- Aligning all EU external action behind the Paris Climate Agreement could be a blueprint for German and EU climate foreign policy.
- Germany’s foreign minister, Annalena Baerbock, intends to put climate & feminist foreign policy front and centre in Germany and the EU.
- The new report outlines ideas like an EU “John Kerry” and steps to ensure the EU Global Gateway drives change by supporting and co-developing projects around partners’ climate and sustainable development ambitions, rather than relabelling existing projects.
The US and China are increasingly bringing climate into their foreign policy projections. Though they came together in the final days of COP after two weeks of “blame-game” dynamics, their joint declaration was neither a driver of multilateral cooperation nor high-ambition. More broadly, both have a strong focus on self-interest and competition. 2021 has shown that we should not rely on these two superpowers to drive the necessary high-ambition cooperation during their decade of geopolitical confrontation.
The EU can step into this gap and make or break a pathway to a climate-safe and just world this decade. But this will require putting cooperation at the core of EU external action. Climate foreign policy means going beyond diplomatic engagement with partners on their climate targets, to using every lever, including trade, development, foreign, security and economic relations. It must support the common goals of halving emissions this decade, building resilience and averting the climate crisis.
The report, commissioned by the Greens/EFA group in European Parliament builds on existing research and fresh ideas to outline how to mainstream climate action into EU foreign policy. It proposes:
- A rapid acceleration of climate-dedicated EU foreign policy capacity and structures. This includes an EU “John Kerry” equivalent “Climate Implementation Envoy”, alongside more dedicated & climate-literate staff across the European External Action Service and Commission.
- An annual “state of EU external climate action” report that gives a proper view of what is happening – in the EU and in the foreign policy of other major players.
- Creating a Global Gateway Implementation hub to ensure the initiative is a revamp of EU approaches, not a relabelling.
- Significantly increasing the quantity and quality of public finance for adaptation, spearheading the revamp of global financial architecture to invest in resilience, including IMF, World Bank, and Multilateral Development Banks.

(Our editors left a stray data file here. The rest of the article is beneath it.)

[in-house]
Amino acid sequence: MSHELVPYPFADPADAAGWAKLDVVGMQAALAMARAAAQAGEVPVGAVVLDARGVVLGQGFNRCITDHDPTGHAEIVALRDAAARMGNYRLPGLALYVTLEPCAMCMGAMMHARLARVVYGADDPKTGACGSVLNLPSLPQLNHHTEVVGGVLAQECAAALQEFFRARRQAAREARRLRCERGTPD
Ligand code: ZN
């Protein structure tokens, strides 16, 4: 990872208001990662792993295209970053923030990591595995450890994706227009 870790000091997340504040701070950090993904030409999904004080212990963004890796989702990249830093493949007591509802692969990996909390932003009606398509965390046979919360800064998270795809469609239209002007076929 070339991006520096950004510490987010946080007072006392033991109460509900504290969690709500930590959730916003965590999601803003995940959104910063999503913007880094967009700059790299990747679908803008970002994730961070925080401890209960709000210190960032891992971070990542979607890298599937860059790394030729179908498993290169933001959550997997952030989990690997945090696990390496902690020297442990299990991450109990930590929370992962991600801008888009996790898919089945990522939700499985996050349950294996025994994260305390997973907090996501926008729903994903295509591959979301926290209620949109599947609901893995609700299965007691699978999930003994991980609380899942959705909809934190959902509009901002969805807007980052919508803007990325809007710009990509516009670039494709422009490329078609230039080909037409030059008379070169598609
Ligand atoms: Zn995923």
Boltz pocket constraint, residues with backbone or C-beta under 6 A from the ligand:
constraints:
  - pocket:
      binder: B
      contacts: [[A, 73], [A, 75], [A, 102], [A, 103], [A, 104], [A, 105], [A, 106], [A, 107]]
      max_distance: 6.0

- Leverage major trade relationships and the EU’s market power to create cooperation around lead markets for green technology and aligning green finance and product standards.
This comprehensive set of actions could (i) align all EU activities behind the goals of the Paris Agreement, (ii) centre co-development approaches with partners to ensure ownership and prevent perceptions of “green colonialism”; (iii) outline key priorities for support for third countries and (iv) touch on how to do this while upholding EU values of gender equality and human rights, protecting both international partners, EU economic relations and European citizens from the devastating impacts of climate change.
The full report and a summary presentation can be downloaded from E3G’s website here.
Jenny Tollmann, E3G Senior Policy Advisor said:
“If the EU is committed to making the 2020s the decade of delivery, we need to stop making only marginal improvements to our external outreach. But this means investing as much staffing, political and financial capacity in co-developing and supporting transition pathways with international partners, as we do in our own Green Deal. This report highlights how to do that via a three year ‘Fast Start’ Programme.”
“The incoming German government has made both German and European Climate Foreign Policy a priority. This means climate partnerships, but it will also require the EU and Germany to lead in making our international economic systems and public finance flows fit for investing in climate action, resilience and recovery from climate impacts. This report outlines first steps to do so.”
Léa Pilsner, E3G Policy Advisor said:
“This report highlights that nothing short of transformational change is necessary to keep European citizens and international partners safe from increasing climate impacts. That isn’t easy to achieve! However, the Global Gateway can be that catalyst, provided the EU used it as a vehicle to revamp existing approaches to international engagement, development and building prosperity.”
Available for comment
Jennifer Tollmann – Senior Policy Advisor, Climate Diplomacy and Geopolitics
email@example.com | m: +49 151 7301 9723
Notes to Editors
- E3G is an independent climate change think tank accelerating the transition to a climate safe world.
- E3G specialises in climate diplomacy, climate risk, energy policy and climate finance. -> About